In general, therefore, catalytic conversion conditions over a catalyst comprising the modified zeolite include a temperature of from about 100° C. to about 760° C., a pressure of from about 0.1 atmosphere (bar) to about 200 atmospheres (bar), a weight hourly space velocity of from about 0.08 to about 2000, and a hydrogen/organic, e.g., hydrocarbon compound, mole ratio of from 0 to about 100.
The present invention is described in detail below in relation to the disproportionation of alkyl-substituted benzenes, particularly toluene, over a multiply-selectivated and optionally steamed catalyst. Normally a single pass conversion of an alkylbenzene stream results in a product stream which includes dialkylbenzenes having alkyl groups at all locations, i.e., o-, m-, and p-dialkylbenzenes. A catalyst treated in the manner described herein exhibits a desirable decreased o-dialkylbenzene sorption rate parameter and yields a significantly para-selected product from alkylbenzene disproportionation. For example, diffusion rate constants in toluene disproportionation have been discussed by D. H. Olson and W. O. Haag, "Structure-Selectivity Relationship in Xylene Isomerization and Selective Toluene Disproportionation", Catalytic Materials: Relationship Between Structure and Reactivity, ACS Symposium Ser. No. 248 (1984).
In toluene disproportionation, toluene diffuses into the zeolite with a diffusivity DT. The toluene undergoes disproportionation to p-, m-, and o-xylene and benzene at a total rate constant kD. For high selectivity and catalytic efficiency it is desirable to have: ##EQU1##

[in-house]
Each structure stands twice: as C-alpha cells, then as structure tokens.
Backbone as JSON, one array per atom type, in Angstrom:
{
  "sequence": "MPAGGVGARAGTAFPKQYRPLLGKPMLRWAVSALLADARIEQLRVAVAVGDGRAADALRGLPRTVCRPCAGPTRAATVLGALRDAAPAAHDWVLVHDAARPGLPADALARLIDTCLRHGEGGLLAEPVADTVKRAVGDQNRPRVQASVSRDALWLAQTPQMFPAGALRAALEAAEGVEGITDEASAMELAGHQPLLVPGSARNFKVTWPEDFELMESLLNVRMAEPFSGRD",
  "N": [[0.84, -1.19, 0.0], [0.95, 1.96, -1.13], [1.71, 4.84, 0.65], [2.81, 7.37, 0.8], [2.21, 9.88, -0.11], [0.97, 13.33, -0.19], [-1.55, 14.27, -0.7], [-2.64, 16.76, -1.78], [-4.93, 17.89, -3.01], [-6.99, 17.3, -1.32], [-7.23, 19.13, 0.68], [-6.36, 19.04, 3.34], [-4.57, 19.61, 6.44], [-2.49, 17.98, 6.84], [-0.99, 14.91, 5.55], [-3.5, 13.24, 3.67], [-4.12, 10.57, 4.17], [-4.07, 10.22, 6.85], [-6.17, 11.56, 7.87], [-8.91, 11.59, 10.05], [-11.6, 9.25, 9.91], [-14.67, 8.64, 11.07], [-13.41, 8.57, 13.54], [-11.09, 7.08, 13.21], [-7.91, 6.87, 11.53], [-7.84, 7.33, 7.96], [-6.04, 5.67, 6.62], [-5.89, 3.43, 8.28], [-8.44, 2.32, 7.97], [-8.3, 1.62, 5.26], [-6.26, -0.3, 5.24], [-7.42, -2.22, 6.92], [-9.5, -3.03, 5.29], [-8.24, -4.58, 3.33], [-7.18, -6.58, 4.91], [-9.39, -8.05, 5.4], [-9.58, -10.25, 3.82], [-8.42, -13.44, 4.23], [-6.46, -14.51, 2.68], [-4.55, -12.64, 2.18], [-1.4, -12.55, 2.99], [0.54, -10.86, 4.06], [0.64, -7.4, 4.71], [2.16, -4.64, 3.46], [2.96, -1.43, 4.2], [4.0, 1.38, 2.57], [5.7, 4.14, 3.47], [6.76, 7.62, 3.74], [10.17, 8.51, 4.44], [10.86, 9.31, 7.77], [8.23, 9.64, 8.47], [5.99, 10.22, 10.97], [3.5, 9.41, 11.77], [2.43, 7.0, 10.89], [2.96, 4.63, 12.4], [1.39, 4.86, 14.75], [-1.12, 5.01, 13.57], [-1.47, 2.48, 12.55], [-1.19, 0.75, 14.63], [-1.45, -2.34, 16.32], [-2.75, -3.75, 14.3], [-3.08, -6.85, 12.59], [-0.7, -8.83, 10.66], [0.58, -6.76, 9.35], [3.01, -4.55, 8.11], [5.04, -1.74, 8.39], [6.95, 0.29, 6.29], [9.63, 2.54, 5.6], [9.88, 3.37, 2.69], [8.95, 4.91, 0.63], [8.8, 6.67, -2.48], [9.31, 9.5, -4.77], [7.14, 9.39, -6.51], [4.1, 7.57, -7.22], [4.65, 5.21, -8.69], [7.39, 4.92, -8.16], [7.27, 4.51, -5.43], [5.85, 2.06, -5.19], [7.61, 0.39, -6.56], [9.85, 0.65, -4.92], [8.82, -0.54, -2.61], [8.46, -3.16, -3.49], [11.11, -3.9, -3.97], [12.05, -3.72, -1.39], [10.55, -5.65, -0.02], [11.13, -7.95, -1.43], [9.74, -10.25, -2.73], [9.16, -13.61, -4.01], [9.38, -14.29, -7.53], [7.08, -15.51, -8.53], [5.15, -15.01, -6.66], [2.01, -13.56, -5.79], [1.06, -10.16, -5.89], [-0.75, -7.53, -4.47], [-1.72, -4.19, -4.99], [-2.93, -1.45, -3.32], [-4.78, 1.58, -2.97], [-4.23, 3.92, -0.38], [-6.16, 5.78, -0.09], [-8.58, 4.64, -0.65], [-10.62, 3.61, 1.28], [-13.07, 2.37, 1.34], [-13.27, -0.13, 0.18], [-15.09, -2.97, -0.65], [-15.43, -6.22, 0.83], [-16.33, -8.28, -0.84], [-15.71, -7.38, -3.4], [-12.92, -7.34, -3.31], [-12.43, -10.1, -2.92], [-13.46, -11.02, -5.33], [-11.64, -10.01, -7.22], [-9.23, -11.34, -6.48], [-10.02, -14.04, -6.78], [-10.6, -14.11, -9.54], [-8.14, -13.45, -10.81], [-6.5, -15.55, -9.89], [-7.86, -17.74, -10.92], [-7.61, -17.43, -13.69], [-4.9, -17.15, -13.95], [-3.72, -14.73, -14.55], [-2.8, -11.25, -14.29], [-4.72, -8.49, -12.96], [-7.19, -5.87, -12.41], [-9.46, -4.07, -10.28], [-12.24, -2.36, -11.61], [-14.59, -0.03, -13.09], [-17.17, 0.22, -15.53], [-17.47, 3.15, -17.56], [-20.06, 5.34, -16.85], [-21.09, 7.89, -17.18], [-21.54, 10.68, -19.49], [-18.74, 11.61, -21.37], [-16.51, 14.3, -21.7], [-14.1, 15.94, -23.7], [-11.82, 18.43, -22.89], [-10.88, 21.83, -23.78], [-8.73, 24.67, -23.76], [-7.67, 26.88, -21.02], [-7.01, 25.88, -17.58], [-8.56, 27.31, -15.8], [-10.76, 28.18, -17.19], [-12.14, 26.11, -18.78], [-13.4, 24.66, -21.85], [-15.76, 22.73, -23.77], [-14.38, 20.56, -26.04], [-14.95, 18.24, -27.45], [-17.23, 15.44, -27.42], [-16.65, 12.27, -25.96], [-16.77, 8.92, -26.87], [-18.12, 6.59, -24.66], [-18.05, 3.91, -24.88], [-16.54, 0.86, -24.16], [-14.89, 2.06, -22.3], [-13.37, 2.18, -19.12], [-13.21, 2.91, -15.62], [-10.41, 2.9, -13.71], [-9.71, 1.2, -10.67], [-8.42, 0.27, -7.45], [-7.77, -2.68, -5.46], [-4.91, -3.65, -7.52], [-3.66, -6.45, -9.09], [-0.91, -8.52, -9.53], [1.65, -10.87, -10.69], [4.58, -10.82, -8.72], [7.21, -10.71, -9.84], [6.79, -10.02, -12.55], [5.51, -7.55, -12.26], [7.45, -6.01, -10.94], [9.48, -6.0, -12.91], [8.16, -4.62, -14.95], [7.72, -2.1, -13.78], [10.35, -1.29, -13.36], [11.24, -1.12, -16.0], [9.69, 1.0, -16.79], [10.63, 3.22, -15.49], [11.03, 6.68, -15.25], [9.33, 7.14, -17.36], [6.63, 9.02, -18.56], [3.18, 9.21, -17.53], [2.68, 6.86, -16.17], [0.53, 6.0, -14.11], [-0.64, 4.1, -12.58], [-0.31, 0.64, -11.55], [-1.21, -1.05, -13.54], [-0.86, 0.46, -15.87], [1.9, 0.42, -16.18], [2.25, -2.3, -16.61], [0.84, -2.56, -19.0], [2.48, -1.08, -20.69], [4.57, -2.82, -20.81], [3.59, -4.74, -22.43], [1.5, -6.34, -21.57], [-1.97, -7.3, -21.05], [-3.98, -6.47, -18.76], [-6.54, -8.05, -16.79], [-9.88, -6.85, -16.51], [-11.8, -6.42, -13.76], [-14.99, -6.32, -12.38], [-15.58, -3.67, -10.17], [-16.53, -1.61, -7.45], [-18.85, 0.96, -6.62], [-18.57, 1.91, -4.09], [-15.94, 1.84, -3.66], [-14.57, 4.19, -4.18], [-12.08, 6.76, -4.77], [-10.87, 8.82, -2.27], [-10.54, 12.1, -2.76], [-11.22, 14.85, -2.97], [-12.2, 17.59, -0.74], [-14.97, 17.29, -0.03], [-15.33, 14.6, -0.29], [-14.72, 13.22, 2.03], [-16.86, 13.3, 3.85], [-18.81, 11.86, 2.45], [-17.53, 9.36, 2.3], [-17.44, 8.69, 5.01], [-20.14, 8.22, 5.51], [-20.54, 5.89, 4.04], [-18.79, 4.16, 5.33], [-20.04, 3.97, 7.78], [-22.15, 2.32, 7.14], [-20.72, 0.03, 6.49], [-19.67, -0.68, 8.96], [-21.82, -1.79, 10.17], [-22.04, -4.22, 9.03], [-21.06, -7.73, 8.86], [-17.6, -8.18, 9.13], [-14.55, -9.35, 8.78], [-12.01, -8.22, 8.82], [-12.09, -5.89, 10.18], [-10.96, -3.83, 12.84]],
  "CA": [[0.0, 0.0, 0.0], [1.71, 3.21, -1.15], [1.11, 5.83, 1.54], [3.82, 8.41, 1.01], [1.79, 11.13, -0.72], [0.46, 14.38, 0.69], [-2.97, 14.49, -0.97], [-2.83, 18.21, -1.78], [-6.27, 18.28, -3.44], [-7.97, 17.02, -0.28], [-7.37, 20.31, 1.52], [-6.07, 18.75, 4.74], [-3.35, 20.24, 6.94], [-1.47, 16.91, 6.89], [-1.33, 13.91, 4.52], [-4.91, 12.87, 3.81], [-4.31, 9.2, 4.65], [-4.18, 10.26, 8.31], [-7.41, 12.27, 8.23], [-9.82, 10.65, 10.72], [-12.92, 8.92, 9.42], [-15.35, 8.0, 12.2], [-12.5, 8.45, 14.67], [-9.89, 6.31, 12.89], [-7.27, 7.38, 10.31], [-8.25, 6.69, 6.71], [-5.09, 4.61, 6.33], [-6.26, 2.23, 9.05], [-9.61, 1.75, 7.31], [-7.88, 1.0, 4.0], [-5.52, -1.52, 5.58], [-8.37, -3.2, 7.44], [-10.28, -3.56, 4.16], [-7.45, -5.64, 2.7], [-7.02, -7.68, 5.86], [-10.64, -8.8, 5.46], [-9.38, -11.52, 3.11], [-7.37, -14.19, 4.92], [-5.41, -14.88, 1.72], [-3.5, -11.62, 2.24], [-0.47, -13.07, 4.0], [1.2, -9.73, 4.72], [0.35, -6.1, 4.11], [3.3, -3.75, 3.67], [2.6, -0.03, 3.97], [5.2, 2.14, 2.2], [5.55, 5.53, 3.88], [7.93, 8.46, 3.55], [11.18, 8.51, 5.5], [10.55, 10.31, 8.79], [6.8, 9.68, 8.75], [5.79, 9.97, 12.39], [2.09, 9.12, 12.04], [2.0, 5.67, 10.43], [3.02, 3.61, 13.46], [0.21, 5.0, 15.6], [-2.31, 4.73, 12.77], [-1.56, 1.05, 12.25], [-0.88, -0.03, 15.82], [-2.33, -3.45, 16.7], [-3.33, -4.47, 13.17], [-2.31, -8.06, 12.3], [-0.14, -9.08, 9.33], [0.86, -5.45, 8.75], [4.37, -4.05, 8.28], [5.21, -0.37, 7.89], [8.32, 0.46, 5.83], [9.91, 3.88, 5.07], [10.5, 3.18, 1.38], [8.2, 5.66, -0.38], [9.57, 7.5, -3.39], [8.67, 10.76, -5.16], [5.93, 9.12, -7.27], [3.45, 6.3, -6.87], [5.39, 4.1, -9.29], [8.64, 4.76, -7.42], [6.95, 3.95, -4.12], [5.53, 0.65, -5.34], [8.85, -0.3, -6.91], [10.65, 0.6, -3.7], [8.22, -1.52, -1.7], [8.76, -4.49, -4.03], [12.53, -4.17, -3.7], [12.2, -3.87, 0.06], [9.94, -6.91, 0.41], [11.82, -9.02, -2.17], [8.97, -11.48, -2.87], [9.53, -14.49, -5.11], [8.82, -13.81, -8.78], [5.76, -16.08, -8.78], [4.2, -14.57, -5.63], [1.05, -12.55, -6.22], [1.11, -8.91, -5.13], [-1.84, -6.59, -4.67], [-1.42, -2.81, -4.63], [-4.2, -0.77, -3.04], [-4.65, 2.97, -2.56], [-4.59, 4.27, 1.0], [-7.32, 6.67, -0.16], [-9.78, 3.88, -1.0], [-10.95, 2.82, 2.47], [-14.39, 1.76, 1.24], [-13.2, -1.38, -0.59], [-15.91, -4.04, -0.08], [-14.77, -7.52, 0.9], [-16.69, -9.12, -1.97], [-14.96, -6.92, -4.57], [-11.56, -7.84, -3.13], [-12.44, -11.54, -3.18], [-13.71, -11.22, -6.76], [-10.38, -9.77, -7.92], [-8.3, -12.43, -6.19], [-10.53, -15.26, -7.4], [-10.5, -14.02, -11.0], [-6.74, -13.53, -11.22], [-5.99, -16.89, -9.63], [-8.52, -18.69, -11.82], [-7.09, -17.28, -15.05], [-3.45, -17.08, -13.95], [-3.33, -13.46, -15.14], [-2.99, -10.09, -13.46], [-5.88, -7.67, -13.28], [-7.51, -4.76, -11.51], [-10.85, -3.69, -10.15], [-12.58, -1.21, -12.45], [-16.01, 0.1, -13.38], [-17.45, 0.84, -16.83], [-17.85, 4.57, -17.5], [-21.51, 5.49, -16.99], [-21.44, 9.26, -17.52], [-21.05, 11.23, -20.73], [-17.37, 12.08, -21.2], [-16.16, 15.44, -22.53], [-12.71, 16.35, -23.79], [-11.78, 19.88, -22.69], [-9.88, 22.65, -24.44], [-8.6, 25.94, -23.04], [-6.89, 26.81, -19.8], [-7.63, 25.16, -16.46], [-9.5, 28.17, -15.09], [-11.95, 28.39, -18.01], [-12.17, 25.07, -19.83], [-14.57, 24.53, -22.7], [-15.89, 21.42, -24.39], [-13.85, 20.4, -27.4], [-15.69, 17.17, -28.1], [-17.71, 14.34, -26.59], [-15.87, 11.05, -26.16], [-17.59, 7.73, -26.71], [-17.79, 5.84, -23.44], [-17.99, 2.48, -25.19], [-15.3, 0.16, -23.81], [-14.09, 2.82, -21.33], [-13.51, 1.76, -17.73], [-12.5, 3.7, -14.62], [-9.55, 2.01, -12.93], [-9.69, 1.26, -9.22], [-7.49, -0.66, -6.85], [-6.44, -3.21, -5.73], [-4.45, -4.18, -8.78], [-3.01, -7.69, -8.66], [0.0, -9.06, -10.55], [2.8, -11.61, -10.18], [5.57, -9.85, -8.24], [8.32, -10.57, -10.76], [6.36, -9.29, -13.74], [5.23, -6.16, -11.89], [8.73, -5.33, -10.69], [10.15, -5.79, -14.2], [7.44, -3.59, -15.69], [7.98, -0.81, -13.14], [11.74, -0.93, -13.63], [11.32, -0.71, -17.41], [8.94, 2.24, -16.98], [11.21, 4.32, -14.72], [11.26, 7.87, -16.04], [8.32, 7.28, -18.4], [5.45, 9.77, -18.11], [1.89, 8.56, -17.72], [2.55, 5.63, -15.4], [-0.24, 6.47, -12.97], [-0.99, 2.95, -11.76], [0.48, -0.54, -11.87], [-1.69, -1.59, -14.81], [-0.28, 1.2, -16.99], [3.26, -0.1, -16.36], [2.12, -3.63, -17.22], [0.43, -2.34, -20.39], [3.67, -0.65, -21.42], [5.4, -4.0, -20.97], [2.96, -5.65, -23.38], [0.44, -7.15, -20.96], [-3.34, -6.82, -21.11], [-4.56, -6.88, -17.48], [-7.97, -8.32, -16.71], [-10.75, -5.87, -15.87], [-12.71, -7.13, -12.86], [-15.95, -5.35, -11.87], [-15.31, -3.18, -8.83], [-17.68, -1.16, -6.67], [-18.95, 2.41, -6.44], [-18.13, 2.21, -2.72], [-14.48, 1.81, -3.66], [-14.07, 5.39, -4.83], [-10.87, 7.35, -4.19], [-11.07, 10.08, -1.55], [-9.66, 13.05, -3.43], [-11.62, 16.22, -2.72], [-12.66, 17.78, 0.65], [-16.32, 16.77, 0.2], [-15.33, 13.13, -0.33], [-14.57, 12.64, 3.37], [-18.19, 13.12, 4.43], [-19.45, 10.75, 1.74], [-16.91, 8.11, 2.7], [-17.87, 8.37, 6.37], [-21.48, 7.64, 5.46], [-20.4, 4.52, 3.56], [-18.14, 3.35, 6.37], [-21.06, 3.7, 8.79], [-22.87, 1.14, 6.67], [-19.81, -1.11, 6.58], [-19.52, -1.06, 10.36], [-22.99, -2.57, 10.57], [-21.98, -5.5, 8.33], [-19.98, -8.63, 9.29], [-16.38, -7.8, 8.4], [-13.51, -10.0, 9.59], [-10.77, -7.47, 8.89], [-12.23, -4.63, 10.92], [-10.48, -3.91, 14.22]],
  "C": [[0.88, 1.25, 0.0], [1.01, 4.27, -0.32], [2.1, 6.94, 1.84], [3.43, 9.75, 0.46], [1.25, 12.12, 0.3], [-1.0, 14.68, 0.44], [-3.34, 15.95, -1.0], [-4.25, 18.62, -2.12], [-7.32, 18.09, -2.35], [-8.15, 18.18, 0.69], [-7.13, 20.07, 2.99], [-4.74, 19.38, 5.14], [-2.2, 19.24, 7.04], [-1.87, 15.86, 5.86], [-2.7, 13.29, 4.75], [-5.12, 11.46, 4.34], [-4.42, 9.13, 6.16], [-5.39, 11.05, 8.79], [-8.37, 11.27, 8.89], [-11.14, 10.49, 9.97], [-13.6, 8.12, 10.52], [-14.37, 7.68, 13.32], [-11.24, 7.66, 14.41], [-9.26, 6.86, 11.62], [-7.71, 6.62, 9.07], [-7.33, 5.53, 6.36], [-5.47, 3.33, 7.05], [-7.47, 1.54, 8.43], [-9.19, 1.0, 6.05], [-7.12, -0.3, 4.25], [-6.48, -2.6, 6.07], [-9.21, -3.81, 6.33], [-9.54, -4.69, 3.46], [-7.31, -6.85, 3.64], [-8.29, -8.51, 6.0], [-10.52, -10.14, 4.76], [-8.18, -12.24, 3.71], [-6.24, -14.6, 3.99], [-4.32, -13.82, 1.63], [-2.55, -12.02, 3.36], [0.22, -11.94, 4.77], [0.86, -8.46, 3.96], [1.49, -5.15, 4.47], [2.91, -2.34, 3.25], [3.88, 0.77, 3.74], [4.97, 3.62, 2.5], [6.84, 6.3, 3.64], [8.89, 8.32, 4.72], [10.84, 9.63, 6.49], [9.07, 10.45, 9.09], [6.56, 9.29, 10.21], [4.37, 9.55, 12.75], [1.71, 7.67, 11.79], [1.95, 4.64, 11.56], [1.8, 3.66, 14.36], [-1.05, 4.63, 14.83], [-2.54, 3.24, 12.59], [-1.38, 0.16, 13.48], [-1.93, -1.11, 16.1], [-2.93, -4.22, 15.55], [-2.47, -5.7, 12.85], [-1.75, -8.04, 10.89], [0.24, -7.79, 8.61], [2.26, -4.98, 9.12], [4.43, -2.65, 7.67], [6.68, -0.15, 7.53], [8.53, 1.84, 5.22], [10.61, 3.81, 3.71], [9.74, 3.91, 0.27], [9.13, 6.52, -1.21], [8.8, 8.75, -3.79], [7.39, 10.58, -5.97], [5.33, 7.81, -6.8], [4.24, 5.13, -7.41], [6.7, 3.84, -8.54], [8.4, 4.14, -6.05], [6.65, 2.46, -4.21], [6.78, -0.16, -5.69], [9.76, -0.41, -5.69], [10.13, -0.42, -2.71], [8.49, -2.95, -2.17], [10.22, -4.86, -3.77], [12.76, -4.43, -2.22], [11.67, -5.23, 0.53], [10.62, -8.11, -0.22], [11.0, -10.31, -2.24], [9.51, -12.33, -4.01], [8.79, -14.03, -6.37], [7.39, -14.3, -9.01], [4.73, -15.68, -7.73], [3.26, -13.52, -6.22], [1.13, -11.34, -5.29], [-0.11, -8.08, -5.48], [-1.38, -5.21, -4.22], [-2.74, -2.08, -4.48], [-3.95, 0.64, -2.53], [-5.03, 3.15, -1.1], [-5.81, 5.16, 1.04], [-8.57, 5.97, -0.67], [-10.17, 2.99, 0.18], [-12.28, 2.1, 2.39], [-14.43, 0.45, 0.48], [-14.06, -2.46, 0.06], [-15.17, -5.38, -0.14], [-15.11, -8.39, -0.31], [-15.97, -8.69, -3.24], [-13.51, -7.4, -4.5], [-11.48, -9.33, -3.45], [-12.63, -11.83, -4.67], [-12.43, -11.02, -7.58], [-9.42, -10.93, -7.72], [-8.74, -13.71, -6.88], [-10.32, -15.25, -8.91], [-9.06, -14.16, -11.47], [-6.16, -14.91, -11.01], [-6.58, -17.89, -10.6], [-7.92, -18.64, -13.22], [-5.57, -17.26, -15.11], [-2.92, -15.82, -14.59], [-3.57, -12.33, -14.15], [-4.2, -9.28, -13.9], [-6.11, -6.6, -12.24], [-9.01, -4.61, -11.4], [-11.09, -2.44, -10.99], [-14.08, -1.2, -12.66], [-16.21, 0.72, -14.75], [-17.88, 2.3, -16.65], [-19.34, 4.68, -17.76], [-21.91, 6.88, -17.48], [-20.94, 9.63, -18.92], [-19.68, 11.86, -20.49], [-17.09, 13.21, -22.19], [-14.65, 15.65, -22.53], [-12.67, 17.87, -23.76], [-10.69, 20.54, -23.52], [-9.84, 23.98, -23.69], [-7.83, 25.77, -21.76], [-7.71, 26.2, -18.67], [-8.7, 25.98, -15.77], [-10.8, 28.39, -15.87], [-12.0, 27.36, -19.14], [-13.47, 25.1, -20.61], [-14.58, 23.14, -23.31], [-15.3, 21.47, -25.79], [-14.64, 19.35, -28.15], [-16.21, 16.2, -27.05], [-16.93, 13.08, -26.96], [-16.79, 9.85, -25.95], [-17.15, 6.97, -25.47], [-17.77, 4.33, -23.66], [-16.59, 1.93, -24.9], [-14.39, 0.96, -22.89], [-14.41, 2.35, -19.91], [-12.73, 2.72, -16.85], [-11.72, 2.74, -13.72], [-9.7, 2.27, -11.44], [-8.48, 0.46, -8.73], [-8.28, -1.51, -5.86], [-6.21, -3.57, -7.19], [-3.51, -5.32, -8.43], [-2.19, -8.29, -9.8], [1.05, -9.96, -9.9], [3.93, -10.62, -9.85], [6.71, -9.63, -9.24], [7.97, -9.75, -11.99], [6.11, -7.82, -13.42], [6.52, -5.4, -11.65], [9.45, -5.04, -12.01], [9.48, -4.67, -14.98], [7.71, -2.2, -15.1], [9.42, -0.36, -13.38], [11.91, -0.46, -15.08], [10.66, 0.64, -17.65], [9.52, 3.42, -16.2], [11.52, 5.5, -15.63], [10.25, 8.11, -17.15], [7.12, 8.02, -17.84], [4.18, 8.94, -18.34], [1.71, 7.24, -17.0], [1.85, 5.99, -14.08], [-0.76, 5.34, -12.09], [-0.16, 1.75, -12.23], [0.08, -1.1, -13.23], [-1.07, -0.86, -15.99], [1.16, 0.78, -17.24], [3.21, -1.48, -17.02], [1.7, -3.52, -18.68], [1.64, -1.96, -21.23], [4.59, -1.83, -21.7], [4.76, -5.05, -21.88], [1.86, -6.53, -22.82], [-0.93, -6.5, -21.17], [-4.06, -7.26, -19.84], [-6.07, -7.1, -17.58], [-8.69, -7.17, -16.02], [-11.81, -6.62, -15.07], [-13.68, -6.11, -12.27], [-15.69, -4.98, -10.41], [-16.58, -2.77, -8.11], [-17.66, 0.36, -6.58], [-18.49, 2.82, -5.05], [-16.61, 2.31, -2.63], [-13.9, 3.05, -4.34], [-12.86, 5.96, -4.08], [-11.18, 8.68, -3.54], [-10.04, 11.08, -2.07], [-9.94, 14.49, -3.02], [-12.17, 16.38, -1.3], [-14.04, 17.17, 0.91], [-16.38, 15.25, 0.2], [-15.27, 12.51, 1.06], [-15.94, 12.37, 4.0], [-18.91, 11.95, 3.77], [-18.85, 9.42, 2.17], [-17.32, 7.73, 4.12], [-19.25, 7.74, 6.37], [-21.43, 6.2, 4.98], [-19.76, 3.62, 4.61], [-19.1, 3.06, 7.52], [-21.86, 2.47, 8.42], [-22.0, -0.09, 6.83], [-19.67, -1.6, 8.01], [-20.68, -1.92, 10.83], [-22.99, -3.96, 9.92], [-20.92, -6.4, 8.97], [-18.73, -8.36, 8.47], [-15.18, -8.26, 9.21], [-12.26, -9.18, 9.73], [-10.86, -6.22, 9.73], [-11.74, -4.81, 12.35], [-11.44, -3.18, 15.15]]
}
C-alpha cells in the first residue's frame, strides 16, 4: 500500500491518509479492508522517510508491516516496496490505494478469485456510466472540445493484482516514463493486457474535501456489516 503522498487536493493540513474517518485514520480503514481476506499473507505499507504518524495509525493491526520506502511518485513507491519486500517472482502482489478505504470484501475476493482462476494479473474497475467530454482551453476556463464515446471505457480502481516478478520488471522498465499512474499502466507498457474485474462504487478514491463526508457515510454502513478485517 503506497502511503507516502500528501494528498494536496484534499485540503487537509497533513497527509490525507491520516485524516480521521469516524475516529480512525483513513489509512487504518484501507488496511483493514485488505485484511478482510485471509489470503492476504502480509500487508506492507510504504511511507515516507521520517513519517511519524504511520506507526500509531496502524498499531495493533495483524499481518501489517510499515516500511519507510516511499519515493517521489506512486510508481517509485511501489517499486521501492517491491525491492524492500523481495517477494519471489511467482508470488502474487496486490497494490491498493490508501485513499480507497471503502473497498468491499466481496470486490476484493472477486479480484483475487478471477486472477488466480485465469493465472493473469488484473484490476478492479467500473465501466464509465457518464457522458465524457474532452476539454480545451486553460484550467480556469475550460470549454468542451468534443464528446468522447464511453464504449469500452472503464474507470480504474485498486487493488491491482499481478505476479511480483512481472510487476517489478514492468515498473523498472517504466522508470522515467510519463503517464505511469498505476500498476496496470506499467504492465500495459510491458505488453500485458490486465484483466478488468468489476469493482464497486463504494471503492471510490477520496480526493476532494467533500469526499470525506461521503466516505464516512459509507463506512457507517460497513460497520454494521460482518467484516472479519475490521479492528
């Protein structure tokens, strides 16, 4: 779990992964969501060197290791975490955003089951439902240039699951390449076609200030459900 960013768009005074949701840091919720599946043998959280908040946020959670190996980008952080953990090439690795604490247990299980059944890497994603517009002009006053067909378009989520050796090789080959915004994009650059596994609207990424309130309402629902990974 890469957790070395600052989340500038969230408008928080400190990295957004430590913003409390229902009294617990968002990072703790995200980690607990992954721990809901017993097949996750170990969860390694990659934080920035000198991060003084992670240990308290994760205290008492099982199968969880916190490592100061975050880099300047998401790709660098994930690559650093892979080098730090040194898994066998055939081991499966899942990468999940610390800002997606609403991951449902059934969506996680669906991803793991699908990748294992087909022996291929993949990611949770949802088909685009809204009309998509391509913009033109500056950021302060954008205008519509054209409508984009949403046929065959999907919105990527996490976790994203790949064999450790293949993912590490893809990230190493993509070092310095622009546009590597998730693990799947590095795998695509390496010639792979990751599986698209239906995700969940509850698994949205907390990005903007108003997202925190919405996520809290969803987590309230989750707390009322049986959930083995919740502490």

The degree of para-selectivity depends on the activity and the diffusion characteristics of the catalyst. The primary product will be rich in the para isomer if initially produced m- and o-xylene diffuse out of the zeolite crystal at a rate (Dm,o /r2) that is lower than that of their conversion to p-xylene (kI), as well as lower than that of the p-xylene diffusion (Dp /r2) out of the catalyst, where:
Dm =diffusion of m-xylene;
Do =diffusion of o-xylene;
Dp =diffusion of p-xylene;
r=length of diffusion path (crystal size);
kI =rate of interconversion via isomerization of xylene isomers yielding secondary xylene product m-xylene and o-xylene.
It is desirable to increase the para-selectivity of the catalyst. Practically, this involves decreasing the o- and m-xylene diffusivities such that ##EQU2##
In such a case the rate of conversion of m- and o-xylenes to p-xylene exceeds the diffusivities of the m- and o-xylenes. As a result, the proportion of the xylene yield that is p-xylene will be increased. Those skilled in the art will appreciate that similar considerations apply to the diffusivities of other alkylbenzenes.
The invention also comprises the near regioselective conversion of alkylbenzene to para-dialkylbenzene by disproportionating alkylbenzene in a reaction stream containing an alkylbenzene feed with a selectivated and optionally steamed catalytic molecular sieve, optionally in the presence of hydrogen, and at reaction conditions suitable to provide p-dialkylbenzene selectivity of greater than about 80%, preferably greater than 90%. The production stream may also contain small amounts of o- and m-dialkylbenzene and trace amounts of impurities.